Is music a universal language? A question quickly answered by all the Western piano students who have studied Balinese gamelan or West African drumming or Chinese opera. Not even close! And yet.
Music is most certainly a universal impulse, a universal need, a universal gift to human beings that not a single culture in the history of humanity lacks. This is beyond debate. It’s also true that every form of music shares common elements of beat, rhythm, melody, phrasing, texture form. Likewise, most every culture has some form of drums, strings, horns, percussion instruments and every culture some form of dance, some repertoire of songs, some use of music in sacred ritual or secular theater and storytelling. We may or may not like, we may or may not understand (often, the same thing) music from another culture, but we have no trouble recognizing that it is music, something apart from ordinary conversation, something that enters our body, touches our heart and stimulates our brain differently than talk, pictures, numbers. Something universal to people of all times and places.
The wall between the universal and the particular begins when we realize that the specific types of rhythms, melodic scales and shapes, way of phrasing, formal structures, are as varied and distinct as human language itself. We recognize that someone speaking Farsi or Thai or Swahili is communicating through nouns, verbs, adjectives the same kind of information that we are—“What’s for breakfast?” “Hey, gorgeous, what are you doing after work?” “Honey, the roof is leaking.” —but with an accent, vocabulary and syntax that we would need to study to understand.
Same in music. We need to learn how to produce the tones that are considered beautiful, understand the principles of tension and release, come to know how the music is felt in the body and where the music is felt in the body. And beyond the mere production of sound, we also come to realize that how a music is learned, what it means to the performer, what it means to the listener, what it means to the community, is part of the grand and difficult adventure of entering another people’s music.
So throw together a bunch of musicians from distinct geographies, biomes, climates, historical, cultural and religious backgrounds, put ‘em up on a stage together and invite them to play and you have some pretty interesting—and challenging—musical conversations. Welcome to the World Music Festival!!
For those of you in shoutin’ distance, treat yourself to this crazy confluence of cultures seeking some common vocabularies. (Sunday night, 7 pm at Jewish Community Center, San Francisco—tickets at www.sfworldmusicfestival.org) Each group will play some pieces from their own culture and here before your very ears, you will marvel at the stunning diversity of expression as the soul of an entire people sings through the individual performers. Many of the pieces come from a repertoire of epic stories, the living history books of oral cultures. You won’t know the stories or understand the words, but you will feel down to the bottom of your feet the power and beauty captured in tones both familiar and foreign. That experience alone is worth the price of the ticket.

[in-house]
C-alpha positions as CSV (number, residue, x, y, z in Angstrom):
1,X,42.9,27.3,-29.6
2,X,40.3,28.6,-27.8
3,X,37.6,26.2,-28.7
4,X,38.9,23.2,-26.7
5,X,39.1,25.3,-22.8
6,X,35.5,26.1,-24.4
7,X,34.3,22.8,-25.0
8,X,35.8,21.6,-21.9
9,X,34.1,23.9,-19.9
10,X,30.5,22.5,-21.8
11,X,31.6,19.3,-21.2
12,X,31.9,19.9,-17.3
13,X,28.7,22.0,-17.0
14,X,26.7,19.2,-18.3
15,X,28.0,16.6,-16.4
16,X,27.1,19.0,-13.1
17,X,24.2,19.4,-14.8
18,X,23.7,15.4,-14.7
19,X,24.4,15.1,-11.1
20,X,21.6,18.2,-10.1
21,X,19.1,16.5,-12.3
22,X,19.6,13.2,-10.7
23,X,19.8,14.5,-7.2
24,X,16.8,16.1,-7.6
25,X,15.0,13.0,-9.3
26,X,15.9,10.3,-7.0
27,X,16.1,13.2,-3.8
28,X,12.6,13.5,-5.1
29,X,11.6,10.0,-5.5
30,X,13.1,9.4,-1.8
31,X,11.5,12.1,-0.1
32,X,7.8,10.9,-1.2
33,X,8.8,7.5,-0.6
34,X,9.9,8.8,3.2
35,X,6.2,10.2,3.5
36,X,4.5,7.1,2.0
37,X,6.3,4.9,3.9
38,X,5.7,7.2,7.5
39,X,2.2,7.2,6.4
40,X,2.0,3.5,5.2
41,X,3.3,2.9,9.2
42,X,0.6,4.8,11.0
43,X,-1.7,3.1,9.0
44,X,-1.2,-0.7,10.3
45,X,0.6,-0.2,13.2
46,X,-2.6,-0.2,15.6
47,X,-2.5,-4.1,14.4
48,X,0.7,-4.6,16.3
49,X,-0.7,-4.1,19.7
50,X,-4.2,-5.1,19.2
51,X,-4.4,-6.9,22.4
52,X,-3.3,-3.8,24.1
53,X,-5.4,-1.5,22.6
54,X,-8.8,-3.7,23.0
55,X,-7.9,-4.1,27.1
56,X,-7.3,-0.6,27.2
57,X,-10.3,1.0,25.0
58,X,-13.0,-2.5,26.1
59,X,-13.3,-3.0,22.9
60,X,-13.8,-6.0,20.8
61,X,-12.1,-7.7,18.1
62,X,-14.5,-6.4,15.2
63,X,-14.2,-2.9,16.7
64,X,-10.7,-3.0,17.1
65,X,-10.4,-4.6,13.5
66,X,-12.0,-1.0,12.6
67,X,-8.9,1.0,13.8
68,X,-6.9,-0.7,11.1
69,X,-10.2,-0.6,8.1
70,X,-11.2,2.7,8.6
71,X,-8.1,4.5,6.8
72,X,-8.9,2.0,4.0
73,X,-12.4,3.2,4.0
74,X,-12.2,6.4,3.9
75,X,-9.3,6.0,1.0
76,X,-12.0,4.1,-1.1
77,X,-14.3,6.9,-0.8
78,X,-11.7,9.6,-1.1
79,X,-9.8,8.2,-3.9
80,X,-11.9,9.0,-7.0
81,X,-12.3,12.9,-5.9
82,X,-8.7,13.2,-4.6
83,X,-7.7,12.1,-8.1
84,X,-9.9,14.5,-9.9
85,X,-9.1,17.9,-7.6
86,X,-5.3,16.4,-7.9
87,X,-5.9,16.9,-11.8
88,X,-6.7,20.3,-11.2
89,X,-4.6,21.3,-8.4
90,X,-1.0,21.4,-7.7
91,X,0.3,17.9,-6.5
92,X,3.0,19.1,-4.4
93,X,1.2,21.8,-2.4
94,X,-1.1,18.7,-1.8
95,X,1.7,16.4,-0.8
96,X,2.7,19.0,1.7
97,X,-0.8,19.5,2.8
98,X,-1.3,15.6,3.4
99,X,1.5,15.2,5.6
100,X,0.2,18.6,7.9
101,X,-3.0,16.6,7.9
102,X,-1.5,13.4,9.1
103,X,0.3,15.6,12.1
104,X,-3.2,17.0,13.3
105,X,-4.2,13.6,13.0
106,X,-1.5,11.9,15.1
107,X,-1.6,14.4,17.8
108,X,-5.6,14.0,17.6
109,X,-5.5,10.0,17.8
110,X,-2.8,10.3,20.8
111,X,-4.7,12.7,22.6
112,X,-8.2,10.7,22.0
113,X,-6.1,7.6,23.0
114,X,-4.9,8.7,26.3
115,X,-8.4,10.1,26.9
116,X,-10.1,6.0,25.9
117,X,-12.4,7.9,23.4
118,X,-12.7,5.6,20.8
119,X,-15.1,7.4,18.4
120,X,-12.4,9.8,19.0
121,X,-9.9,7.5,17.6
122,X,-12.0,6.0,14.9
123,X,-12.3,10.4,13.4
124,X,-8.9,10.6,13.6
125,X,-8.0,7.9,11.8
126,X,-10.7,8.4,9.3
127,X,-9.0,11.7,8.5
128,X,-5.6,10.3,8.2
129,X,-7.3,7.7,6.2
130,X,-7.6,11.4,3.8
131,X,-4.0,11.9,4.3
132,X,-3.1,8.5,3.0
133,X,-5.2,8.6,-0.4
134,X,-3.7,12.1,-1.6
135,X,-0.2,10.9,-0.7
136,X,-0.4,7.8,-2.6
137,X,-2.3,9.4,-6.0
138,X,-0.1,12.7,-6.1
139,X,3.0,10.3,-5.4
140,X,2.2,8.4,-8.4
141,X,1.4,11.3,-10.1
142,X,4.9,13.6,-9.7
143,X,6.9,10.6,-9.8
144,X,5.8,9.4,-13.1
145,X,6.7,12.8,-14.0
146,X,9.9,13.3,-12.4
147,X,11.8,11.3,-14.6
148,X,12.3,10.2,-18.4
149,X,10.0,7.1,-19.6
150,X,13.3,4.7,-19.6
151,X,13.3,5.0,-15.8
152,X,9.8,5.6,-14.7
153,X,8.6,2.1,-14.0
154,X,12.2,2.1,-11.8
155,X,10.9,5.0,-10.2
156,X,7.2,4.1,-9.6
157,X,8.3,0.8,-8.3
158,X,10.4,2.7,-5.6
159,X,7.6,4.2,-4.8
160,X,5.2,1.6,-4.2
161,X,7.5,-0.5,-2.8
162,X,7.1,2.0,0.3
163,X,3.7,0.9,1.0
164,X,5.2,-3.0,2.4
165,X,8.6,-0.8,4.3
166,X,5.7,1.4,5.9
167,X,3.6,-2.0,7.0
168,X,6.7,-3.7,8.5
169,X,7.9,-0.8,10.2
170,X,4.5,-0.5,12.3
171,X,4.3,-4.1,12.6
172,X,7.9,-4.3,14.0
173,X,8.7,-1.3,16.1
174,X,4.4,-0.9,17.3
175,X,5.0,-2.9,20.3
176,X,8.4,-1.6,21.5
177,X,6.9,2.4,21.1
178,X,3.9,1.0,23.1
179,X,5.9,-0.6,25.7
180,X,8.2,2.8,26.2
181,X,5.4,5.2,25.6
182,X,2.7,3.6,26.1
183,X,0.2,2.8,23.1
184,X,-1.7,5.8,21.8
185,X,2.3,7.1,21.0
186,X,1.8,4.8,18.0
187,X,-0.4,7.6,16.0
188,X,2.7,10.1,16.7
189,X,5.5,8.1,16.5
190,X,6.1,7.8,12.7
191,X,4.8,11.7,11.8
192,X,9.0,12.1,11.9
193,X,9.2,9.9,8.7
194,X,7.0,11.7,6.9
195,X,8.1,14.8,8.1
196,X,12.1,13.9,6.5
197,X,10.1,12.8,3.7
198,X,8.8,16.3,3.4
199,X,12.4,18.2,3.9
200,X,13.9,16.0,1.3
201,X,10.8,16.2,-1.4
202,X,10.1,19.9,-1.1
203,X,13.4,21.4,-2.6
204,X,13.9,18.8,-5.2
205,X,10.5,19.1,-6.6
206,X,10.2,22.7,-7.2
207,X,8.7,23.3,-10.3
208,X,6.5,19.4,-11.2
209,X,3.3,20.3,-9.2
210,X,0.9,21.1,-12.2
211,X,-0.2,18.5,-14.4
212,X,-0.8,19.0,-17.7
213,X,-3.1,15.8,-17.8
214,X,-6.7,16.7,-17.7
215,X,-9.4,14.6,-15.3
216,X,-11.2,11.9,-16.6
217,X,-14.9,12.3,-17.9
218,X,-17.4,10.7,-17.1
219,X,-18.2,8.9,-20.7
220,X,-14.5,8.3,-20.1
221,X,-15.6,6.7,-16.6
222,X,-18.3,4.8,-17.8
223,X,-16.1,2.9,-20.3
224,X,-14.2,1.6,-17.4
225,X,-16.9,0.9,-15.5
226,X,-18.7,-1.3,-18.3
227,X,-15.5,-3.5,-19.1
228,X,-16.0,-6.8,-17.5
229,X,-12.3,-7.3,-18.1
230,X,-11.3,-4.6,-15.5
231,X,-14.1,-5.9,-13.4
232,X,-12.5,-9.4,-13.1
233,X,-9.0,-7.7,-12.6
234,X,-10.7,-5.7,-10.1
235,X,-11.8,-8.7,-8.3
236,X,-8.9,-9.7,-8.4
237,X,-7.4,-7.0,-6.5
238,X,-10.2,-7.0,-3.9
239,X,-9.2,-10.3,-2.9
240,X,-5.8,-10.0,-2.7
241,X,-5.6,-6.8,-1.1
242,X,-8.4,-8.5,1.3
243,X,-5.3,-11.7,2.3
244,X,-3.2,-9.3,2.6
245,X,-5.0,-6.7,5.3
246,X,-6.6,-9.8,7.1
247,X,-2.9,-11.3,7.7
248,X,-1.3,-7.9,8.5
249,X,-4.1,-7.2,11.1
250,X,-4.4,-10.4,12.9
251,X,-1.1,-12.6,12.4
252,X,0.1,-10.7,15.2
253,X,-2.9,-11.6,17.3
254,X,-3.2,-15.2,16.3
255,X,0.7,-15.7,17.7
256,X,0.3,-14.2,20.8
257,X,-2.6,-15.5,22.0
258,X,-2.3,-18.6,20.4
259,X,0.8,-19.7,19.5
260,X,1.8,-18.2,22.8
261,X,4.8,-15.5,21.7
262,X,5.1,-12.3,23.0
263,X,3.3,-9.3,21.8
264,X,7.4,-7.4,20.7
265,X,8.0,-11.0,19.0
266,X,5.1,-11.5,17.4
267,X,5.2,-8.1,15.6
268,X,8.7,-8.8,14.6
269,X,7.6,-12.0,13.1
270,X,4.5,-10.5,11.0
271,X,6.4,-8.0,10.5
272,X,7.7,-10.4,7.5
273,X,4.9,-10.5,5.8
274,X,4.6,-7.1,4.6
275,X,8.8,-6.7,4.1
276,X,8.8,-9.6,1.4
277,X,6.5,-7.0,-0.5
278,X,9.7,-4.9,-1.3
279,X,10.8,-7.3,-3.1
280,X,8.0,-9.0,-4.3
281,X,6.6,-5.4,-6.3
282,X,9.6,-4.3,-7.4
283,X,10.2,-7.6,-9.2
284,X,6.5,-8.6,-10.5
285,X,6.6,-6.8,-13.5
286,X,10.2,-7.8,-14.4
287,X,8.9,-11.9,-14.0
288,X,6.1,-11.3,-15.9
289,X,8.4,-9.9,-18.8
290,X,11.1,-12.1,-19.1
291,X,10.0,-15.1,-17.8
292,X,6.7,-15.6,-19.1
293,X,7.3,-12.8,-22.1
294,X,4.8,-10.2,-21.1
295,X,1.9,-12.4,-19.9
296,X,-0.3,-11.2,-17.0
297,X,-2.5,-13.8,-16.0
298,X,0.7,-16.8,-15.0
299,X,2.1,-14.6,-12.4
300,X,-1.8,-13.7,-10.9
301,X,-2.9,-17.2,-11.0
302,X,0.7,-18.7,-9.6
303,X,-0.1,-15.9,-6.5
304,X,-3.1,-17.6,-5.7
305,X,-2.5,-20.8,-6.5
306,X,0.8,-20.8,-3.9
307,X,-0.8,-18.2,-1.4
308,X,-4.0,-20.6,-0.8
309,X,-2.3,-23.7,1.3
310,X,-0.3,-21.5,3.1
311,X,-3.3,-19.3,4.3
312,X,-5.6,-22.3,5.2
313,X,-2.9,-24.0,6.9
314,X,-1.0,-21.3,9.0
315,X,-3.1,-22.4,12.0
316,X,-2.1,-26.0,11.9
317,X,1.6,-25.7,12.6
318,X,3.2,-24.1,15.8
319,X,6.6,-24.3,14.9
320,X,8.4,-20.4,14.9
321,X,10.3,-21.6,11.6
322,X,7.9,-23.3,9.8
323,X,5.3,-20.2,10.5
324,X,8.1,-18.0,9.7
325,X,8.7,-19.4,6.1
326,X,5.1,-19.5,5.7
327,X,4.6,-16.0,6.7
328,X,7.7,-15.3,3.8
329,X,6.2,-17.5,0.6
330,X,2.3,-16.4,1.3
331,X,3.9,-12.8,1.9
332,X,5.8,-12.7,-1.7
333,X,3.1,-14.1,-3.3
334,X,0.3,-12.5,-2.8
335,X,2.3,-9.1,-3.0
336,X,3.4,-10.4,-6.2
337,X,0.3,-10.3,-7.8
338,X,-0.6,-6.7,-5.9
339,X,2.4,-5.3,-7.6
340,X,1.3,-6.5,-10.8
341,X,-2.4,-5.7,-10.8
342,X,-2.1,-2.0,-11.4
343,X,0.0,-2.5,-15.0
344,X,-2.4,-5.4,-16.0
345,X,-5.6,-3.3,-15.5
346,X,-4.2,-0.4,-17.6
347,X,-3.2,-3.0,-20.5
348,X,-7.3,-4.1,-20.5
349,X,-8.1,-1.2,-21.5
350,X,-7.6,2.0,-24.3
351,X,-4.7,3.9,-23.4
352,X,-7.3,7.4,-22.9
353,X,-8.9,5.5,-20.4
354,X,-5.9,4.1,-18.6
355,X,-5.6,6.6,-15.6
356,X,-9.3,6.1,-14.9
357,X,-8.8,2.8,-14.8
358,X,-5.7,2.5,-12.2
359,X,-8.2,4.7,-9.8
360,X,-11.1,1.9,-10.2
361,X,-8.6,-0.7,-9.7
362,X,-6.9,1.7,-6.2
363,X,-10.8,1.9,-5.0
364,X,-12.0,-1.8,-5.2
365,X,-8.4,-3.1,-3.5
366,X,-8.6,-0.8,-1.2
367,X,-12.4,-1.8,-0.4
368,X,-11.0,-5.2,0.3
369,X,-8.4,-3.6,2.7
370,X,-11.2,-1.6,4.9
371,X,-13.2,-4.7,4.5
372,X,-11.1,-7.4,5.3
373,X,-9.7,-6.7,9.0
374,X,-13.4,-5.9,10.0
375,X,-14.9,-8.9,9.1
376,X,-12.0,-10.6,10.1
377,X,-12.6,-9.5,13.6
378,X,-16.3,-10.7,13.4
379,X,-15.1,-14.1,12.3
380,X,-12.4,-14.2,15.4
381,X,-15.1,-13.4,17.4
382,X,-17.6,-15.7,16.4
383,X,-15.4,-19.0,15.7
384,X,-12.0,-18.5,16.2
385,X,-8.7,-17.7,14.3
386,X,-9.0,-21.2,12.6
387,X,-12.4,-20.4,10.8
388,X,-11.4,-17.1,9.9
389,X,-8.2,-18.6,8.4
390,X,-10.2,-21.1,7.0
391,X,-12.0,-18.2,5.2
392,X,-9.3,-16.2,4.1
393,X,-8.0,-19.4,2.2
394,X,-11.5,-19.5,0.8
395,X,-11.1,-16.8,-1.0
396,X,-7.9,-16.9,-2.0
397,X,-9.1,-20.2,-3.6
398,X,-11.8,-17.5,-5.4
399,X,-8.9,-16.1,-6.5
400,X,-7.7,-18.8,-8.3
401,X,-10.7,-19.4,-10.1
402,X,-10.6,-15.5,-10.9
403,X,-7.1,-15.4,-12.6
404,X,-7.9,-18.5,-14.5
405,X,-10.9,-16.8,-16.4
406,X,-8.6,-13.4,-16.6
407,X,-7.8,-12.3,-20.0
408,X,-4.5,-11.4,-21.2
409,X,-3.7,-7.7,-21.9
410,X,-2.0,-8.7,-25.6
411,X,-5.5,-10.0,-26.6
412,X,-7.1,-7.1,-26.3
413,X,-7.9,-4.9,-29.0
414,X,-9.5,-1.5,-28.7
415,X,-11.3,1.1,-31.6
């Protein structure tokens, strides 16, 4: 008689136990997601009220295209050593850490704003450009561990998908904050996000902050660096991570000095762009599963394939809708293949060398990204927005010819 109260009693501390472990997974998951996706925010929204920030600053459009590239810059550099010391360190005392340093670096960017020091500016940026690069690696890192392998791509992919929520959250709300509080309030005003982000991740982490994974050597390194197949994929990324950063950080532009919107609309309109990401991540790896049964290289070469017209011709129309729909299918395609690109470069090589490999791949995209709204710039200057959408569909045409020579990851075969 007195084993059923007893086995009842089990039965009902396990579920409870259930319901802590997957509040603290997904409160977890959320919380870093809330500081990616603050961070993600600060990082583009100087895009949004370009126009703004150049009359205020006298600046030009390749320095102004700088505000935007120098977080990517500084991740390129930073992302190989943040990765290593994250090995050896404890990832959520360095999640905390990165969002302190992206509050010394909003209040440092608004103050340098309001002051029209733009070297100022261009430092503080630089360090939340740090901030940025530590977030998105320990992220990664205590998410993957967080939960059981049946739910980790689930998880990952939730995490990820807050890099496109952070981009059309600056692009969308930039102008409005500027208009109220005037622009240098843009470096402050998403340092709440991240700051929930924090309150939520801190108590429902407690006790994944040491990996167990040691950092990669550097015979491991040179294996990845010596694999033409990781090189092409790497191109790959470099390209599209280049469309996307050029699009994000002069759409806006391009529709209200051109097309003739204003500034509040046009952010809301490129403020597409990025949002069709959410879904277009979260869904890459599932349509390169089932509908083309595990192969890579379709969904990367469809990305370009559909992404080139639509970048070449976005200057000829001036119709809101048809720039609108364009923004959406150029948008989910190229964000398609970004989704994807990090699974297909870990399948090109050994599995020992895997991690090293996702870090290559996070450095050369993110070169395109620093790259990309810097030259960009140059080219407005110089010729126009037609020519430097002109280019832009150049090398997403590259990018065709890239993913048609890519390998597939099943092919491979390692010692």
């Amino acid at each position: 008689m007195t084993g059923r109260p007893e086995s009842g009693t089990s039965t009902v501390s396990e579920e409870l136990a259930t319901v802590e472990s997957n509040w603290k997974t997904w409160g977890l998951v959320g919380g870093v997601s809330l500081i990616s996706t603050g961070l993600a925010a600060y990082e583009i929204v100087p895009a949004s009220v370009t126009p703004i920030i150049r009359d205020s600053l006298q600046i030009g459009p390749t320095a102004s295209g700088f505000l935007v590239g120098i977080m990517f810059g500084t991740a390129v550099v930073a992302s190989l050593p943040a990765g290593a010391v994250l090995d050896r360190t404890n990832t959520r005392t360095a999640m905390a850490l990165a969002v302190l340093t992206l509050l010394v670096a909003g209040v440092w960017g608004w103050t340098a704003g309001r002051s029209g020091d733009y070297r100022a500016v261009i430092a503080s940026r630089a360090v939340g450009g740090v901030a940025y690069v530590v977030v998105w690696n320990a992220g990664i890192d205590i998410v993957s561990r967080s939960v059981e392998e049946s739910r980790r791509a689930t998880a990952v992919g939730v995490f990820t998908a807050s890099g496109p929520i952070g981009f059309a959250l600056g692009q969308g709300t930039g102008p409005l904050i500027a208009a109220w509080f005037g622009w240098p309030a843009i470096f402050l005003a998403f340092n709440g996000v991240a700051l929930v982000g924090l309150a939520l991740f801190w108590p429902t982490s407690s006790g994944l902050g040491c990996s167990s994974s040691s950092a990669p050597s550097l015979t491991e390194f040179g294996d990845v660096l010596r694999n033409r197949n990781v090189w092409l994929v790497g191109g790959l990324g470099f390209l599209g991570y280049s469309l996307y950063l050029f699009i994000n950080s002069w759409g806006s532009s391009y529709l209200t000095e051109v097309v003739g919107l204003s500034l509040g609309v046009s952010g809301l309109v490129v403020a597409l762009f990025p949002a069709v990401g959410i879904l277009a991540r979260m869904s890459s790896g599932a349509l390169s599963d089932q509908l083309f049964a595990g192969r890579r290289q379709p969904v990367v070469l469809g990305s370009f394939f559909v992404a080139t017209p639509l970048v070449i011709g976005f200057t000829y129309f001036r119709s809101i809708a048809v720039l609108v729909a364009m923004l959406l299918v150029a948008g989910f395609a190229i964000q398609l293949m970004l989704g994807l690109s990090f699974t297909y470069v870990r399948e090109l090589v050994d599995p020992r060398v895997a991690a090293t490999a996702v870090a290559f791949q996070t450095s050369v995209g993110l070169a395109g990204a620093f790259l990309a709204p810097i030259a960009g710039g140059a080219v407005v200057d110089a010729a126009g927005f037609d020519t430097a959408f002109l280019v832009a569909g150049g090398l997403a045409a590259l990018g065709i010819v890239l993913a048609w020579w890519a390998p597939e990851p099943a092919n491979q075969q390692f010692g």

But equally intriguing is to witness the stretch we all have made to take the threads of our individual culturally-specific pasts and start to weave some tapestry of our collective future. It has been so fun to meet folks from Kyrgystan, Azerbaijan, Tibet, India, China, Burkina Faso and beyond and figure out what we can do together. Of course, the percussionists and string players instantly recognize each other. Though the drums and fiddles and their respective sounds and techniques are distinct, the connection folks feel because their brains and bodies have been through similar motions is instant. And our general experiences in rhythm and melody allow us to jam in a variety of styles. In one piece, we all are playing a Bulgarian song that I am sure has never been played by this particular confluence of instruments—the above-mentioned drums and fiddles, jaw harps, Bulgarian bagpipe, voice and Orff instruments. Musically, we don’t know if it really works (you audience members let us know), but if nothing else, it’s a great model of beginning the long-overdue conversations as to how to create a world piece that leads us toward world peace. And it is fitting that this festival has children of all ages sharing the stage with adults. After all, they’re the ones that need to continue the conversation.
See you Sunday!